The grape workers strike and grape boycott of 1965, for example, lasted five years before it resulted in a union contract for farmworkers. The United Farm Workers lettuce strike and boycott began in 1970 and resulted in a California labor law reform in 1975.

We’ve written about the principle of boycotting before, most recently in relation to advertisers fleeing Tucker Carlson’s Fox News show, an anti-NRA campaign in 2018, and the thunderous silence by major corporations about Texas’ appalling antiabortion law. It’s one of the few ways that ordinary consumers have to make their views known by exercising their options to buy or not to buy.

Critics of boycotting are almost always those whose oxen are being gored, so of course they’re against the practice.


Boycotts are not illegal, except in narrow circumstances such as secondary boycotts, in which a union tries to persuade a neutral employer to pressure an employer with which the union has a dispute. (This prohibition comes from the anti-union Taft-Hartley Act of 1947, which should be repealed.)

So it’s proper to look more closely at Young’s actions — and at Rogan’s method of spreading deception while pretending to be merely its innocent conduit.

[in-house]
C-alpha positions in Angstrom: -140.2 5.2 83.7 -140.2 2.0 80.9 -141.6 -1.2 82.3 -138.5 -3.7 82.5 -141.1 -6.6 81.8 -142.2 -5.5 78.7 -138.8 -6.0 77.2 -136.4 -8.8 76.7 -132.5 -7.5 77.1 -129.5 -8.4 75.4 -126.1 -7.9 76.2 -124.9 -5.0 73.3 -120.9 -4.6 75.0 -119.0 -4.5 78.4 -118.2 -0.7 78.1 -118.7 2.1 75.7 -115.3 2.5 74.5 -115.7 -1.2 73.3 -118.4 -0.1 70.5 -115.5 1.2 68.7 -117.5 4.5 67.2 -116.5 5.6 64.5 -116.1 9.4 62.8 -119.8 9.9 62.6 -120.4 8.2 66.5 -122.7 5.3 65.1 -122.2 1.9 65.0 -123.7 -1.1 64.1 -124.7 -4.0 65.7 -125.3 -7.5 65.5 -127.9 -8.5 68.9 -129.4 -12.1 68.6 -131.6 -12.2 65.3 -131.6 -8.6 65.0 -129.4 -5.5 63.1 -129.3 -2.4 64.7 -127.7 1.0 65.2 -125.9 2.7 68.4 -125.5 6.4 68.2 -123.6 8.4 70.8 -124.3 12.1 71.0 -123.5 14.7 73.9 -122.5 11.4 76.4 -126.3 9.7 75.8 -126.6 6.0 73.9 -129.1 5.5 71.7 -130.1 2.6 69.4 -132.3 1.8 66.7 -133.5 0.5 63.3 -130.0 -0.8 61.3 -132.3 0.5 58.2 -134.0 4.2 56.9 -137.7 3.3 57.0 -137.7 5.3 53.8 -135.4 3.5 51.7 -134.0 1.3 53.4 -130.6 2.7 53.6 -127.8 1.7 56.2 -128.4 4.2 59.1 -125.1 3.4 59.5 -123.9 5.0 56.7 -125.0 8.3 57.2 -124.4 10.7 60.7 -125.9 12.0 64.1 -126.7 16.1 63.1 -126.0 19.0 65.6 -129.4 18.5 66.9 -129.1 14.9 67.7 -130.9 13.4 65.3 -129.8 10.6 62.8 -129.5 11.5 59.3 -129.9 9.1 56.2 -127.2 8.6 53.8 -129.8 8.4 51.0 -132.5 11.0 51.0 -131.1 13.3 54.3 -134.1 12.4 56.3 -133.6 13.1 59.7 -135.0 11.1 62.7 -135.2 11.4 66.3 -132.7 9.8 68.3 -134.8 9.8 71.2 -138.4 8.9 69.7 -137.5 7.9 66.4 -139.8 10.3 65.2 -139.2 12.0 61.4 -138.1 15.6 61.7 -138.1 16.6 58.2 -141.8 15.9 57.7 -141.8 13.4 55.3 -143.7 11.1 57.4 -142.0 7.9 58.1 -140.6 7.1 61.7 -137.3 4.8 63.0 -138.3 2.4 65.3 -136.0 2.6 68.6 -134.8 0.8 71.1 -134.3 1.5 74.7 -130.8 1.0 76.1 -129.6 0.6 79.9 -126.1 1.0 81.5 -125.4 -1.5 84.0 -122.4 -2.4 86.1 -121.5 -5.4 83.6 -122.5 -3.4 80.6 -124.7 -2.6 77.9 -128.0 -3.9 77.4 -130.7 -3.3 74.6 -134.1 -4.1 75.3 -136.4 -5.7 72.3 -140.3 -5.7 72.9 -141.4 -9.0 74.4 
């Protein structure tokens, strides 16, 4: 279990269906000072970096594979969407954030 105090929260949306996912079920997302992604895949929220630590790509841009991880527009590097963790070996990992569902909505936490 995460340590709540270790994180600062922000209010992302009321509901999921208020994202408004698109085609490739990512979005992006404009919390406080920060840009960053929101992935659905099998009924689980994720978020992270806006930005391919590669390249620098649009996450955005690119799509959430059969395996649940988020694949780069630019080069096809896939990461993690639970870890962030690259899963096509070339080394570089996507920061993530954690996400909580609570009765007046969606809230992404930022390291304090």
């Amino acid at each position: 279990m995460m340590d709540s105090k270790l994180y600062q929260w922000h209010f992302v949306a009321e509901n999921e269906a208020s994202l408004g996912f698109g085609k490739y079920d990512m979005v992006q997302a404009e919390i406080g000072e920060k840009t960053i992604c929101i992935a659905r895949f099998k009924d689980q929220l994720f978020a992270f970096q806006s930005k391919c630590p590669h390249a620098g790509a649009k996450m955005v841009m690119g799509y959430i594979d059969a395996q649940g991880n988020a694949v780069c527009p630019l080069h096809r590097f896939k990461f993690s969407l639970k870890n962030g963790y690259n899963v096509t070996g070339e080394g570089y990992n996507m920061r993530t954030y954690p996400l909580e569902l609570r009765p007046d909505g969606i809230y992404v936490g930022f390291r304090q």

Let’s start with Young’s protest. Critics have denigrated this as an attempt at censorship, an example of “cancel culture,” or an attack on Rogan’s right of free speech.

It’s nothing of the kind. Young isn’t a government agent; he has no power to censor or silence anyone. He does have the right to express his own views and to manage his properties as he sees fit.

Young offered Spotify a choice, knowing full well that he might incur the consequences himself — Spotify had represented 60% of the streaming of his music, he said on his website, with almost every record of his available on its platform. (His music is available on other streaming platforms, to which he directed his fans.) This was free enterprise in action.

The call by David Hogg, a survivor of the Parkland, Fla., school shooting, for a consumer boycott of Laura Ingraham’s advertisers has turned the spotlight again on the perennial questions about boycotts — Do they work?

April 2, 2018

As for “canceling” Rogan, as at least one right-wing commentator has asserted, that’s nonsense. Rogan is said to be the most popular podcaster in the world. Even if that service dumped him, the chance he would be silenced is nil.


Focusing attention on what Rogan has been saying, however: That’s priceless.

In his comments about Rogan, Young referred to an open letter to Spotify that has been posted by more than 200 medical and scientific professionals. The letter objected to Rogan’s repeated spreading of “misleading and false claims on his podcast, provoking distrust in science and medicine,” and specifically to a Dec. 31 episode featuring Robert Malone, a prominent COVID conspiracy theorist.

During the podcast, Malone made unsupported assertions questioning the safety and efficacy of COVID vaccines, accused the Biden administration of censoring adverse information about COVID treatments, and promoted the drugs hydroxychloroquine and ivermectin as COVID treatments — claims that have been debunked by medical science.